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Saturday, September 25, 2021

Emergency arbitration award is applicable: Amazon wins in Supreme Court

A Bench of Justices R F Nariman and B R Gavai set aside two judgments of the Delhi High Court Division Bench that had stayed the order of a Single Bench of the HC upholding the Emergency Arbitrator’s order.

Written by Ananthakrishnan G | New Delhi |
August 7, 2021 4:20:32 am
Amazon, Amazon Inc, Amazon newsAmazon boxes are seen stacked for delivery in the Manhattan borough of New York City, January 29, 2016. (REUTERS)

In a blow to retail pioneer Kishore Biyani’s $-3.4-billion bid to sell the assets of Future Retail Limited (FRL) to Mukesh Ambani’s Reliance Infrastructure Group, the Supreme Court on Friday upheld the October 25, 2020 interim award of the Emergency Arbitrator under the Arbitration Rules of the Singapore International Arbitration Centre (SIAC) restraining FRL from going ahead with the deal.

A Bench of Justices R F Nariman and B R Gavai set aside two judgments of the Delhi High Court Division Bench that had stayed the order of a Single Bench of the HC upholding the Emergency Arbitrator’s order.

Amazon — which had objected to the FRL-Reliance deal alleging breach of its earlier contract with FRL’s promoter firm — had approached the SC against the decisions of the HC Division Bench. Among Future Retail’s brands are the supermarket chain Big Bazaar and the premium food retailer Foodhall.

Ruling in favour of Amazon, the Bench rejected FRL’s argument that the award of an Emergency Arbitrator under the SIAC Rules would not fall under Section 17(1) of the Arbitration and Conciliation Act, 1996.

Section 17 of the Act prescribes the mechanism for parties to an arbitration to seek interim reliefs from the arbitral tribunal during the pendency of the arbitral proceedings.

The court said that “Section 17, as construed in the light of the other provisions of the Act, clearly leads to the position that such emergency award is made under the provisions of Section 17(1) and can be enforced under the provisions of Section 17(2)”.

Appearing for FRL, Senior Advocate Harish Salve had contended that the Law Commission in its 246th Report had advocated the amendment of the Arbitration Act to include a provision for appointment of an Emergency Arbitrator. But Parliament did not adopt the suggestion when it amended the Arbitration Act in 2015, “thereby indicating that such orders would not fall within Section 17(1) of the Arbitration Act”.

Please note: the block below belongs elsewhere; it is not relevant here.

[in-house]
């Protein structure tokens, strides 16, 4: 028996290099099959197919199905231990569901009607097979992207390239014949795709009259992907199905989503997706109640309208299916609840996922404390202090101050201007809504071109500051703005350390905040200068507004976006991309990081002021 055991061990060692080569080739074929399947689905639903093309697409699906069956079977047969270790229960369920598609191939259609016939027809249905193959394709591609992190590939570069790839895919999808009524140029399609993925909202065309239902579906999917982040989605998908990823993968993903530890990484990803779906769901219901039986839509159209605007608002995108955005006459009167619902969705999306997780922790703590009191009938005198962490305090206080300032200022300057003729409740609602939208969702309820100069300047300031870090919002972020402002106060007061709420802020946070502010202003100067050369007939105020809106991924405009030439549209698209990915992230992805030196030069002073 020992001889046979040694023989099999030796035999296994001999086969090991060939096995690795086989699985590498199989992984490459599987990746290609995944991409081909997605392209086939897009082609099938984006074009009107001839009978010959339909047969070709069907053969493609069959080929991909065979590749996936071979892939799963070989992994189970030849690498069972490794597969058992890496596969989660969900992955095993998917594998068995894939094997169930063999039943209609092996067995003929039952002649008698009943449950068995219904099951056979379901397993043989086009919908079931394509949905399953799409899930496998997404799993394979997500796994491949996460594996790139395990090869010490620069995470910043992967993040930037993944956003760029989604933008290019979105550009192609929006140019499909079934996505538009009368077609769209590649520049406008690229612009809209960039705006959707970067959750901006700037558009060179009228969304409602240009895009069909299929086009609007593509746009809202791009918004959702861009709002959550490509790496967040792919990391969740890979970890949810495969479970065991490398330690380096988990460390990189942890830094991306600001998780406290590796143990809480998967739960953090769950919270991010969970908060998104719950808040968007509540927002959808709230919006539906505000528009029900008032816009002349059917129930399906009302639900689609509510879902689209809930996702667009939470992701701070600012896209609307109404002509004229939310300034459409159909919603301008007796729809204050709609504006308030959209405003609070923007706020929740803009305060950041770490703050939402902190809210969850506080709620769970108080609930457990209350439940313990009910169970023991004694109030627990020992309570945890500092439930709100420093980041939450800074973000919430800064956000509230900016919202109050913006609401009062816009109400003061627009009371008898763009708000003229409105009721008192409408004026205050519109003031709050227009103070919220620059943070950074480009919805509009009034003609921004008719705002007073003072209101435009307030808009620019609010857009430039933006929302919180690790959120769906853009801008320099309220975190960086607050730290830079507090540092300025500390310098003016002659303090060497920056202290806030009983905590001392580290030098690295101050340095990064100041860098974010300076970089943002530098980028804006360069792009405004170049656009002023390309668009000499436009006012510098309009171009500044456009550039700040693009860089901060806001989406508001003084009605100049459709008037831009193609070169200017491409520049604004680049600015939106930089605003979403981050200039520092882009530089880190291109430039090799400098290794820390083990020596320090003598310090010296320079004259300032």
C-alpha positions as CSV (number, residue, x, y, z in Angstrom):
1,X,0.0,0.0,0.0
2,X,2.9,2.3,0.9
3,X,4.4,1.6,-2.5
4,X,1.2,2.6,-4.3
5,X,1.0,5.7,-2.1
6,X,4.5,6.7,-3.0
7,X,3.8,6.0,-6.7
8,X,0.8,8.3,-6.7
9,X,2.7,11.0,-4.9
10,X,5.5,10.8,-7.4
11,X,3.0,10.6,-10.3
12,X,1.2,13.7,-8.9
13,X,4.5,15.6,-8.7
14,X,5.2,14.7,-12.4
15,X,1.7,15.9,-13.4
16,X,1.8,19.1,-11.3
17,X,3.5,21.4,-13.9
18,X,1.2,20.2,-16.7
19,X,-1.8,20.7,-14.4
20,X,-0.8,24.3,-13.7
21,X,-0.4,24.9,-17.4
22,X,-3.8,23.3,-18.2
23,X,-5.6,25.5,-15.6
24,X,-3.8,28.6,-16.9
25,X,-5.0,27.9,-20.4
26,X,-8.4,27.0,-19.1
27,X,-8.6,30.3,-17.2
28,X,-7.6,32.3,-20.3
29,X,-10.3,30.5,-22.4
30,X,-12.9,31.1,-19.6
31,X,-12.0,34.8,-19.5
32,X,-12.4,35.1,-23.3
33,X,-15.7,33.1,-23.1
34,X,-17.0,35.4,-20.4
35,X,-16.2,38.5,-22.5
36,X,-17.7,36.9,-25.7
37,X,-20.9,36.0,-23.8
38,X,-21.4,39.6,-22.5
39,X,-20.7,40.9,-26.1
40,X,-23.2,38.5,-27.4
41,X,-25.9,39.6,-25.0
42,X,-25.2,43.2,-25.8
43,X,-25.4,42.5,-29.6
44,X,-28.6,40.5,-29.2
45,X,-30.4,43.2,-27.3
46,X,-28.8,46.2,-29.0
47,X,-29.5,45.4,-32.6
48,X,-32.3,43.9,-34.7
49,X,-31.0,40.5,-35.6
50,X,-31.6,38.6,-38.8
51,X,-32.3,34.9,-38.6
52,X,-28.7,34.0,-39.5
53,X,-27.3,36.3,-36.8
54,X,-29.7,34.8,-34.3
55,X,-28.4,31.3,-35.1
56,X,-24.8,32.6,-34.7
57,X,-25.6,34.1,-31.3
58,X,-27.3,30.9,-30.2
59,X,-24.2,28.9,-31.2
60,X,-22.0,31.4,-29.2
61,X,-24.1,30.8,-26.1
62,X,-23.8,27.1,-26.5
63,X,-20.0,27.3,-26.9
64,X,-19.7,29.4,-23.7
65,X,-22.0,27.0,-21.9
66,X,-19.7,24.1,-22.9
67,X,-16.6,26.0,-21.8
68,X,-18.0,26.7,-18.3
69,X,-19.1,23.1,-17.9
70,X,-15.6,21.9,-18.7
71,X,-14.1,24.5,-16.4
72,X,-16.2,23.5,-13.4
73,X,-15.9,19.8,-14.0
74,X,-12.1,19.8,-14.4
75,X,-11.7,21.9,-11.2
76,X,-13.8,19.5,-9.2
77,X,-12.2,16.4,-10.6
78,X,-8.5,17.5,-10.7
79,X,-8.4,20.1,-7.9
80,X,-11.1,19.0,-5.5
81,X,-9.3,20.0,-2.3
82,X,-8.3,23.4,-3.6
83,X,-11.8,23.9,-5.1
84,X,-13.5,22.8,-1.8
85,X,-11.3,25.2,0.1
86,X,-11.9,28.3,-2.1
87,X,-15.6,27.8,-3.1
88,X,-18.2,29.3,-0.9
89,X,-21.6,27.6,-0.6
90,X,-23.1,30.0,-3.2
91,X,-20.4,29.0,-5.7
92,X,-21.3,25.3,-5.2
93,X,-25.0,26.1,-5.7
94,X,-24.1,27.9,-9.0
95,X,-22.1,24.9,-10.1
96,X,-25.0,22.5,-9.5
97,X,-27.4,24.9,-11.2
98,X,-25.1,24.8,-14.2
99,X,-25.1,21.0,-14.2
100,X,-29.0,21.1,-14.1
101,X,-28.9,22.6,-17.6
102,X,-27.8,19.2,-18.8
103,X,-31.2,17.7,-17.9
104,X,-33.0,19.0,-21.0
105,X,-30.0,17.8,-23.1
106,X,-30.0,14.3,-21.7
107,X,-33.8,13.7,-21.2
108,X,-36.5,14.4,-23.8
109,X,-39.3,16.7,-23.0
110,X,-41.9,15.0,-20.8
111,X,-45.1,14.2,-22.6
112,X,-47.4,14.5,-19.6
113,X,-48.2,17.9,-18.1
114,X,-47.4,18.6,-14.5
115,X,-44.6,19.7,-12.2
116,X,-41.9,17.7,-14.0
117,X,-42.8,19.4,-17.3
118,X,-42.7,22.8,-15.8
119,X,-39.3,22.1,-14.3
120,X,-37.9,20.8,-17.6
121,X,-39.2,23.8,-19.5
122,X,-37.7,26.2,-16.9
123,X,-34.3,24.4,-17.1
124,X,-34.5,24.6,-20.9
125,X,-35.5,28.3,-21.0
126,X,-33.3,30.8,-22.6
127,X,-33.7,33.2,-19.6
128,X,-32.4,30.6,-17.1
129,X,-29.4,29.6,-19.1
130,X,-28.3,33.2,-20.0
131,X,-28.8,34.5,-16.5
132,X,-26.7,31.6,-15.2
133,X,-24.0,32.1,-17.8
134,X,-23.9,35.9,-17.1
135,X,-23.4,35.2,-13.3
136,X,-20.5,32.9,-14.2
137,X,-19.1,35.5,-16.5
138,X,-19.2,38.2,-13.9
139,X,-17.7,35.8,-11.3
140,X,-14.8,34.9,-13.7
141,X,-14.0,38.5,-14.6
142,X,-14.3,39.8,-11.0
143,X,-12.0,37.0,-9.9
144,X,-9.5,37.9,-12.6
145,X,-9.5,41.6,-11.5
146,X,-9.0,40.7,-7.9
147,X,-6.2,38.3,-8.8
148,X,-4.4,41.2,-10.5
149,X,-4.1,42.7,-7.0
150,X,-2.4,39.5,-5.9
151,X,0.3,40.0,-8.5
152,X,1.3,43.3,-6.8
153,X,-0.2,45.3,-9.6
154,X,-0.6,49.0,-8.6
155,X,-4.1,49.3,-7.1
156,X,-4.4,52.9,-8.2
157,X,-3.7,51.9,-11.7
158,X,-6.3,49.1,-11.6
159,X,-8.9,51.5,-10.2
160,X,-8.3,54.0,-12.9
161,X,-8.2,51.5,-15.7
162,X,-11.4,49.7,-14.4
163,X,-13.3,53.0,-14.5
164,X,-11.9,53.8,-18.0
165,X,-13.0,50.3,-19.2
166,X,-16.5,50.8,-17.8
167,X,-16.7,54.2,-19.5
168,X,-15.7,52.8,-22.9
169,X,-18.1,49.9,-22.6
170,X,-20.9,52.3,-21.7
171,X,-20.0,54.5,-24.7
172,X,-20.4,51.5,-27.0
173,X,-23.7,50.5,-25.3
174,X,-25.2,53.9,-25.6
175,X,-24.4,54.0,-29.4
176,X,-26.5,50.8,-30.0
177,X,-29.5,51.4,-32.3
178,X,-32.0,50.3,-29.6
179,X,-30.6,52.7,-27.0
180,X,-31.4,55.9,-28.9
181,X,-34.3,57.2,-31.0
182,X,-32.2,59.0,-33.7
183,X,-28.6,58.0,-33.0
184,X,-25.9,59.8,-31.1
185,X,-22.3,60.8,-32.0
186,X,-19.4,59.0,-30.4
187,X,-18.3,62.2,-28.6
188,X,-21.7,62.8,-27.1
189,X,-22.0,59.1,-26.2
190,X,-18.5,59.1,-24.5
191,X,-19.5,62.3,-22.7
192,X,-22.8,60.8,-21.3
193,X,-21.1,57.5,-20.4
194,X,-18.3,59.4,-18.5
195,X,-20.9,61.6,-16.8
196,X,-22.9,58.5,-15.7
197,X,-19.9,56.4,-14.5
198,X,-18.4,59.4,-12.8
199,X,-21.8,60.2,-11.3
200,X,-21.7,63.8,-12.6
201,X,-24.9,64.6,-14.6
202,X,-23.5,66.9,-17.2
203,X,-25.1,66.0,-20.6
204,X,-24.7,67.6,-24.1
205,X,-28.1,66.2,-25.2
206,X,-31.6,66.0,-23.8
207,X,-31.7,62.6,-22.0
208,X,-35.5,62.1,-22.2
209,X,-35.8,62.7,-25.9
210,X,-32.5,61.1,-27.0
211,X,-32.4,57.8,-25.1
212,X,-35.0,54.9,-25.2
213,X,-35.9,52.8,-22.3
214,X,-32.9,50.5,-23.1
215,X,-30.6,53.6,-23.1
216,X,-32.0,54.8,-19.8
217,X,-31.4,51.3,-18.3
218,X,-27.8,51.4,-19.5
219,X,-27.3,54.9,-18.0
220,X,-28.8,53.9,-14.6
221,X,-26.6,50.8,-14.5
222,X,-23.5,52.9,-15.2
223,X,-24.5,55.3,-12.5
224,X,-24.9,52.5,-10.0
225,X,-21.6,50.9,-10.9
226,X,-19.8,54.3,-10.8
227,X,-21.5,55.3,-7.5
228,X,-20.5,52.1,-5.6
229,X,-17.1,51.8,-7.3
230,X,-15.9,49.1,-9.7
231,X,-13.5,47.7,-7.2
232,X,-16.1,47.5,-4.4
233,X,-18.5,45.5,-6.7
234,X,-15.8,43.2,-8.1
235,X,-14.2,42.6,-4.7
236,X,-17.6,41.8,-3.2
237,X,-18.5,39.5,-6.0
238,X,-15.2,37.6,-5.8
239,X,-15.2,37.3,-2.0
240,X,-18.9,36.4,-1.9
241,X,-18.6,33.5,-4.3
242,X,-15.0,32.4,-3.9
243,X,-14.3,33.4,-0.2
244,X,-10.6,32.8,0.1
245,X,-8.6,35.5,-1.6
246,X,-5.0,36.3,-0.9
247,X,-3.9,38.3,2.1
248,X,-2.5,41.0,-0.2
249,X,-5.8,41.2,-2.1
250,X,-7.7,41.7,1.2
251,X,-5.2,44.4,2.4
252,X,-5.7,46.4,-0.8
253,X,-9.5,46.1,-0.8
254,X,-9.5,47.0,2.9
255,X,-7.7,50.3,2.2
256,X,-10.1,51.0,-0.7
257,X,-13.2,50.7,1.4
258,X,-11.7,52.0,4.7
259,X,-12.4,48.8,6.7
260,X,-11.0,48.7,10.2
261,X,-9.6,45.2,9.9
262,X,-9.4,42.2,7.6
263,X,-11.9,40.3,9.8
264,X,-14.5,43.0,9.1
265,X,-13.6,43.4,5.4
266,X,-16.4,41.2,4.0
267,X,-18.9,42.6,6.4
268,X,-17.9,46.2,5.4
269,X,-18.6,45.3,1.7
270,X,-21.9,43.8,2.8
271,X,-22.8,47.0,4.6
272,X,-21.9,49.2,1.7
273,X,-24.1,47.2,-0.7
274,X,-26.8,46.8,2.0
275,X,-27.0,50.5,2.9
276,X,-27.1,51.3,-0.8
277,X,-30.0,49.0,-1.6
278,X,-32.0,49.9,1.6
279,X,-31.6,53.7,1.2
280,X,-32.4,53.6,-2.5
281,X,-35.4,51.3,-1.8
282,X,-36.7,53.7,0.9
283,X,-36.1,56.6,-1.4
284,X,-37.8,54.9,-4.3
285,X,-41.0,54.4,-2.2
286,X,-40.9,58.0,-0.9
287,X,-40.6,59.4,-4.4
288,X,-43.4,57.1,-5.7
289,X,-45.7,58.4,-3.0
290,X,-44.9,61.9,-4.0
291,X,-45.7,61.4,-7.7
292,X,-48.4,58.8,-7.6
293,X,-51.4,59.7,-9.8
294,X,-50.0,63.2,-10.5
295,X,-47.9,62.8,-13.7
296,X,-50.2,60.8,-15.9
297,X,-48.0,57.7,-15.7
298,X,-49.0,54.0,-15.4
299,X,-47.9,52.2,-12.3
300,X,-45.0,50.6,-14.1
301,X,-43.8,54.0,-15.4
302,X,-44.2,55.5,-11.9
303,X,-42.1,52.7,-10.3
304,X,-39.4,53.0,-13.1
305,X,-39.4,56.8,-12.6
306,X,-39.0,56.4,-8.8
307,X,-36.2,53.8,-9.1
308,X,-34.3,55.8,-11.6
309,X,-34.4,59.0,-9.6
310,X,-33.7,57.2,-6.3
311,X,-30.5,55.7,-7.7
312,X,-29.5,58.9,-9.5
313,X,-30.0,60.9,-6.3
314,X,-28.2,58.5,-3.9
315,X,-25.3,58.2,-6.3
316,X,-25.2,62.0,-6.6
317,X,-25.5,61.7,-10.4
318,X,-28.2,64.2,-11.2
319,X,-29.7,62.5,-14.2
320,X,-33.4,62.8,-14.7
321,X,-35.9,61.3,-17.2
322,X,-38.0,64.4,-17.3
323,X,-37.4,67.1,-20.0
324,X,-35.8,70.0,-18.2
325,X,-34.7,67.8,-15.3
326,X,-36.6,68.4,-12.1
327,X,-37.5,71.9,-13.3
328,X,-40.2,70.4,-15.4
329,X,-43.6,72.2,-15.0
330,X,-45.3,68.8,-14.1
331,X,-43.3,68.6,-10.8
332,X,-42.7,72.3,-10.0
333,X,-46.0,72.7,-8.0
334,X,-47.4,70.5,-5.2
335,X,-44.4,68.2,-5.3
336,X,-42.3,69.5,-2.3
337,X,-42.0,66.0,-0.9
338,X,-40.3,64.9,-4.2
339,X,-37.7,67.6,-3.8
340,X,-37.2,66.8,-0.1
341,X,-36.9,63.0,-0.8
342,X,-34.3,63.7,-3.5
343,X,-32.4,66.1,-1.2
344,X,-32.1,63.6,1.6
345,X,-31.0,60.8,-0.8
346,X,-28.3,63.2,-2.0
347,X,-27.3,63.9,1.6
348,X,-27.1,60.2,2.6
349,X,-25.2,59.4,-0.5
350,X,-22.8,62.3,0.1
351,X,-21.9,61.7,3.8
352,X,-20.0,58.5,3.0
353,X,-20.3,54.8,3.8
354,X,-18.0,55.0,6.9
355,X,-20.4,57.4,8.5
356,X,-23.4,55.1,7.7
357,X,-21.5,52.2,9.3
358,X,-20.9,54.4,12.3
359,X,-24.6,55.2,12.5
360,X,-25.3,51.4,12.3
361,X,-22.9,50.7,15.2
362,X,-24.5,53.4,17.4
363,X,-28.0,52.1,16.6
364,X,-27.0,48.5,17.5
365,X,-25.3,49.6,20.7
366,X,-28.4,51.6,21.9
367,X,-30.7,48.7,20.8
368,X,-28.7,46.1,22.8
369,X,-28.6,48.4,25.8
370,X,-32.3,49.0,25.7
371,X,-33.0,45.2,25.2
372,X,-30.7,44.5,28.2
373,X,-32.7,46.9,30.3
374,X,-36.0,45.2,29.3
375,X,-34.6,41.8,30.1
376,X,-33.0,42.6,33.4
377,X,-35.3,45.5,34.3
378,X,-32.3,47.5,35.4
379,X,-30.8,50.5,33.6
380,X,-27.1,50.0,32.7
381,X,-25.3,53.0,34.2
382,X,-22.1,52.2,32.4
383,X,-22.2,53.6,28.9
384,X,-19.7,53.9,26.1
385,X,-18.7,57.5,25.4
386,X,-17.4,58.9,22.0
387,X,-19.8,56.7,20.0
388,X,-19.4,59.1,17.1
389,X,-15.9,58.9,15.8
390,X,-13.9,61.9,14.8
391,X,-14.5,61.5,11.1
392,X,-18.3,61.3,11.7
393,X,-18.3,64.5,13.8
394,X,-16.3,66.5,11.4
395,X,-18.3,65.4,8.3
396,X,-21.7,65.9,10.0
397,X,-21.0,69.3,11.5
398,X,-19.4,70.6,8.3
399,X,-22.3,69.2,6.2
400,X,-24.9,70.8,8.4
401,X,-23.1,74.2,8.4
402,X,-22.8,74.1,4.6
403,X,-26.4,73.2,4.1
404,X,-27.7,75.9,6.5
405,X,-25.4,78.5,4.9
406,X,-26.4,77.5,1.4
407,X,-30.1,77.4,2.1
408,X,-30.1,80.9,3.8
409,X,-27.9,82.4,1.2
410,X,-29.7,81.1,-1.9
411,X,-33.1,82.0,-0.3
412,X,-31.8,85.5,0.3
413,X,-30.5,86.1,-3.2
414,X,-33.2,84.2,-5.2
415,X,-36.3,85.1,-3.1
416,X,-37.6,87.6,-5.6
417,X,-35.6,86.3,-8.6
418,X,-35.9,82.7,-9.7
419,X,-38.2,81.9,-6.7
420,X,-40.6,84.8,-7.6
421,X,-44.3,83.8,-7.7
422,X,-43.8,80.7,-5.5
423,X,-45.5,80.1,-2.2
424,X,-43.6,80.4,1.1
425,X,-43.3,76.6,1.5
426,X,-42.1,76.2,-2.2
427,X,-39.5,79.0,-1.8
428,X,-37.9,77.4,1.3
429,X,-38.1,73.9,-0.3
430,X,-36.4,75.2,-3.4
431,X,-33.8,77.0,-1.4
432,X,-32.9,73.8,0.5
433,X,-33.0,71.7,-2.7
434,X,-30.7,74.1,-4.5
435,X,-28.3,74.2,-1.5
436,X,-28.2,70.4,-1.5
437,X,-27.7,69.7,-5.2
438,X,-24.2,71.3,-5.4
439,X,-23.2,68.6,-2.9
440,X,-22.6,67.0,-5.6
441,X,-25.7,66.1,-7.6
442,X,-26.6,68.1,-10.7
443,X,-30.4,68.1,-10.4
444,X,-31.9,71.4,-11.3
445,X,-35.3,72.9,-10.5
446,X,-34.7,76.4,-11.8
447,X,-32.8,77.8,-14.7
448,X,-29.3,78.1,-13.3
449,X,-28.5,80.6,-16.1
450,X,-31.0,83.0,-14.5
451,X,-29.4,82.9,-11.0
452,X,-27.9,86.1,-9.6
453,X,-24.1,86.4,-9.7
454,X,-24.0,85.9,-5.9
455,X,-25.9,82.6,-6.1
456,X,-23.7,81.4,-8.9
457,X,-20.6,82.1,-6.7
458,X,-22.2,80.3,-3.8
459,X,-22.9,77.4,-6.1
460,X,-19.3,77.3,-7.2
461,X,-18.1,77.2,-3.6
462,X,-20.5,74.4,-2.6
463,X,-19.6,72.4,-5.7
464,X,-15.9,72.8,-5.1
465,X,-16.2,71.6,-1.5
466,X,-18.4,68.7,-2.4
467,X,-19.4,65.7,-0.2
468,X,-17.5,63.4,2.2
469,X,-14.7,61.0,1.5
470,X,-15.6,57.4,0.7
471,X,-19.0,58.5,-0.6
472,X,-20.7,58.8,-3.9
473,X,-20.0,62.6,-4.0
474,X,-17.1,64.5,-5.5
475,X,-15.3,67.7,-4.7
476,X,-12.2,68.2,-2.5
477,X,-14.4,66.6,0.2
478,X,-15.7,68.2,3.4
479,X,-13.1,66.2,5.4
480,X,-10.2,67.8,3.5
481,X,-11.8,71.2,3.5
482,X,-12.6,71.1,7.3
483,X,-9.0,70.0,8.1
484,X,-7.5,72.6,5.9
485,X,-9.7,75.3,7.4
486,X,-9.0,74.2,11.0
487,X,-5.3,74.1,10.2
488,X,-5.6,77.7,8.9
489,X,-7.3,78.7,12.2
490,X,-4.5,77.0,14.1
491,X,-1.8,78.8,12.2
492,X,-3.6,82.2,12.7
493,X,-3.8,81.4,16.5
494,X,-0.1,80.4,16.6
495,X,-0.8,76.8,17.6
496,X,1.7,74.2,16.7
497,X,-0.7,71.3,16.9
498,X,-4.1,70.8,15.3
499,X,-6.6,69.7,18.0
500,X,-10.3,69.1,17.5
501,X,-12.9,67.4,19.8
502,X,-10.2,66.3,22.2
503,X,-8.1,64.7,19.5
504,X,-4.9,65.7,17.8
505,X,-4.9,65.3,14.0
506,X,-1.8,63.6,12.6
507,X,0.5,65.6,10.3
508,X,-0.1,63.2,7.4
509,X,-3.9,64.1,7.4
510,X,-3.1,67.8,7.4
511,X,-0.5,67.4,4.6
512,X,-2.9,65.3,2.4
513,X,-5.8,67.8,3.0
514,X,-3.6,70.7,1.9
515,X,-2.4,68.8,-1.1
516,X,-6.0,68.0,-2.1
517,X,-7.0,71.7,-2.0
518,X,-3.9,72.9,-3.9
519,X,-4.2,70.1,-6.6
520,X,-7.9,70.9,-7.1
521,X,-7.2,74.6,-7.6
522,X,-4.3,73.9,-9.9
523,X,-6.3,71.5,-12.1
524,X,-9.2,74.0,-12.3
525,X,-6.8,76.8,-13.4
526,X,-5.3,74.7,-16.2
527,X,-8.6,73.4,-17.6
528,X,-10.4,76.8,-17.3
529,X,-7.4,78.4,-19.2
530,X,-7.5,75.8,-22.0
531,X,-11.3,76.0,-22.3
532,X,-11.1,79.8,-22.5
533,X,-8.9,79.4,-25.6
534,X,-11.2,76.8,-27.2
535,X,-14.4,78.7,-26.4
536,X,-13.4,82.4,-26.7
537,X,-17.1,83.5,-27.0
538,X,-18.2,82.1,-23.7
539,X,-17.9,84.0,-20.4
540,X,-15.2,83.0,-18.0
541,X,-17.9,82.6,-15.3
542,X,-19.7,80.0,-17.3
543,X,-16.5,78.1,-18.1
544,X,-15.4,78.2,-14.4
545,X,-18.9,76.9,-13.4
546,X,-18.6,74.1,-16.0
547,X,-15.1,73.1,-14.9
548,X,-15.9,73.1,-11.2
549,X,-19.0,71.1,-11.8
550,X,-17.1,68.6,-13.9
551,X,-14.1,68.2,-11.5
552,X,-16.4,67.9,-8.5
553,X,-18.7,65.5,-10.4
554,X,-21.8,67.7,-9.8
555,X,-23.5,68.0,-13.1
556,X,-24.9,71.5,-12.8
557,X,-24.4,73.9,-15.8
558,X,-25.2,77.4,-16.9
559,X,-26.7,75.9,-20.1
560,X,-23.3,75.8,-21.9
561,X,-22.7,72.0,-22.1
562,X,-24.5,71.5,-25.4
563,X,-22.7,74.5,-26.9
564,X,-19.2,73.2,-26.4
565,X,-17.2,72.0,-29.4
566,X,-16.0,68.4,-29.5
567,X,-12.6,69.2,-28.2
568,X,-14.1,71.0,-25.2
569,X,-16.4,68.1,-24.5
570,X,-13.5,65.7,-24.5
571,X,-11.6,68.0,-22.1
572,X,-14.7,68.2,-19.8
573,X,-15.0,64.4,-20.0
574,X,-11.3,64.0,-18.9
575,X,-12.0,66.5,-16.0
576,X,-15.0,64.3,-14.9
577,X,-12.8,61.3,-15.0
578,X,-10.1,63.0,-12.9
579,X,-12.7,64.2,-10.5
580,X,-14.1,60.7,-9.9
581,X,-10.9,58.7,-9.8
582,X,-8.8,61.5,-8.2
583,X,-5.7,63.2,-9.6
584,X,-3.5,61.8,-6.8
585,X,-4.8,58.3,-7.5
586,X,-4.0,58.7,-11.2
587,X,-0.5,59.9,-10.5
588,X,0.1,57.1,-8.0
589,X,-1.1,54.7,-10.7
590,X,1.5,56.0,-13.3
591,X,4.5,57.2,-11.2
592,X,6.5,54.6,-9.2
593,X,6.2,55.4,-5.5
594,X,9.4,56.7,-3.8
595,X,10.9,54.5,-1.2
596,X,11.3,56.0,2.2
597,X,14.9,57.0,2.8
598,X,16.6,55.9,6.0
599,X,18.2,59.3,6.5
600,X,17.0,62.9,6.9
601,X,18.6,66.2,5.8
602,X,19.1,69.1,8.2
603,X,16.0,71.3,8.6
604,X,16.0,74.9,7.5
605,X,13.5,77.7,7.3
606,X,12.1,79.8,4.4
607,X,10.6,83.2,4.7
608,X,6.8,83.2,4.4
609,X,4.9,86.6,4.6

But the SC, which relied on an earlier case law, said “the mere fact that a recommendation of a Law Commission Report is not followed by Parliament would not necessarily lead to the conclusion that what has been suggested by the Law Commission cannot form part of the statute as properly interpreted”.

The court pointed out that a High-Level Committee constituted by the Government of India under the chairmanship of Justice B N Srikrishna (retd) to review the institutionalisation of the arbitration mechanism in India and look into the provisions of the Arbitration Act after the 2015 Amendment Act had, in its July 30, 2017 report, said that “given that international practice is in favour of enforcing emergency awards (Singapore, Hong Kong and the United Kingdom all permit enforcement of emergency awards), it is time that India permitted the enforcement of emergency awards in all arbitral proceedings”.

The bench upheld Amazon’s counsel Senior Advocate Ranjit Kumar’s argument that the legislative intent in enacting the Arbitration Act was to decongest courts, and said arbitral awards “are an important step in aid of decongesting the civil courts and affording expeditious interim relief to the parties”.

“An Emergency Arbitrator’s “award”, i.e., order, would undoubtedly be an order which furthers these very objectives, i.e., to decongest the court system and to give the parties urgent interim relief in cases which deserve such relief,” the Bench ruled.

It said that full party autonomy is given by the Arbitration Act to have a dispute decided in accordance with institutional rules which can include Emergency Arbitrators delivering interim orders, described as “awards”, and that such orders are an important step in aid of decongesting the civil courts and affording expeditious interim relief to the parties and as such would fall in the purview of Section 17 of the Arbitration Act.

The court also held that “a party cannot be heard to say, after it participates in an Emergency Award proceeding, having agreed to institutional rules made in that regard, that thereafter it will not be bound by an Emergency Arbitrator’s ruling”.

The SC also said that an order passed under Section 17(2) of the Arbitration Act to enforce the award of an Emergency Arbitrator cannot be appealed against.

As per an Amazon-FRL understanding, the latter was prohibited from encumbering/ transferring/ selling/ divesting/ disposing of its retail assets to “restricted persons” which included the Reliance Group. However, in August 2020, FRL and Reliance struck a deal to sell the former’s assets to the latter following which Amazon approached the Emergency Arbitrator who ruled in its favour.

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